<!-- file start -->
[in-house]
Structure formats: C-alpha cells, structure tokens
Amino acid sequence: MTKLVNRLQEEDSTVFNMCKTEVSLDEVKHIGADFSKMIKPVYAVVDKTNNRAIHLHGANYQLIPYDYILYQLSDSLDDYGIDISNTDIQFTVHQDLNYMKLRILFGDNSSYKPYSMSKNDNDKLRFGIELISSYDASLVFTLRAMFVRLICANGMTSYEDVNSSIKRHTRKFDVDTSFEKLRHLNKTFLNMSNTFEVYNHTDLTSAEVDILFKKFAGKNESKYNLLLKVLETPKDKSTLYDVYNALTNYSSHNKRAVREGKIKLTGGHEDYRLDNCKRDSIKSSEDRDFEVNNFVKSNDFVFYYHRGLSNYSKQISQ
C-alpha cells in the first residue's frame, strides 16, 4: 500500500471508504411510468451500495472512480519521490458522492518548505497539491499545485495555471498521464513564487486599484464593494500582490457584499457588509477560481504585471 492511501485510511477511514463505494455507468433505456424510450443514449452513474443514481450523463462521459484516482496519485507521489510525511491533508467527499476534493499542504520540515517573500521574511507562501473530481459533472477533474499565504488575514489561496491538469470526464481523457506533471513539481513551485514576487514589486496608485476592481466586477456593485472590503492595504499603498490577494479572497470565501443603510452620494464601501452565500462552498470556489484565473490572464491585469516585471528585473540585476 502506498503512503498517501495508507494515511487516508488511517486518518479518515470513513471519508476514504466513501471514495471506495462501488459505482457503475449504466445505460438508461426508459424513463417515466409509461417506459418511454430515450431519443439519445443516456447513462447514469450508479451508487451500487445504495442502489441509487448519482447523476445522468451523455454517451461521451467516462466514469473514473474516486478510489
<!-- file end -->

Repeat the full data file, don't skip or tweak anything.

[in-house]
Structure formats: C-alpha cells, structure tokens
Amino acid sequence: MTKLVNRLQEEDSTVFNMCKTEVSLDEVKHIGADFSKMIKPVYAVVDKTNNRAIHLHGANYQLIPYDYILYQLSDSLDDYGIDISNTDIQFTVHQDLNYMKLRILFGDNSSYKPYSMSKNDNDKLRFGIELISSYDASLVFTLRAMFVRLICANGMTSYEDVNSSIKRHTRKFDVDTSFEKLRHLNKTFLNMSNTFEVYNHTDLTSAEVDILFKKFAGKNESKYNLLLKVLETPKDKSTLYDVYNALTNYSSHNKRAVREGKIKLTGGHEDYRLDNCKRDSIKSSEDRDFEVNNFVKSNDFVFYYHRGLSNYSKQISQ
C-alpha cells in the first residue's frame, strides 16, 4: 500500500471508504411510468451500495472512480519521490458522492518548505497539491499545485495555471498521464513564487486599484464593494500582490457584499457588509477560481504585471 492511501485510511477511514463505494455507468433505456424510450443514449452513474443514481450523463462521459484516482496519485507521489510525511491533508467527499476534493499542504520540515517573500521574511507562501473530481459533472477533474499565504488575514489561496491538469470526464481523457506533471513539481513551485514576487514589486496608485476592481466586477456593485472590503492595504499603498490577494479572497470565501443603510452620494464601501452565500462552498470556489484565473490572464491585469516585471528585473540585476 502506498503512503498517501495508507494515511487516508488511517486518518479518515470513513471519508476514504466513501471514495471506495462501488459505482457503475449504466445505460438508461426508459424513463417515466409509461417506459418511454430515450431519443439519445443516456447513462447514469450508479451508487451500487445504495442502489441509487448519482447523476445522468451523455454517451461521451467516462466514469473514473474516486478510489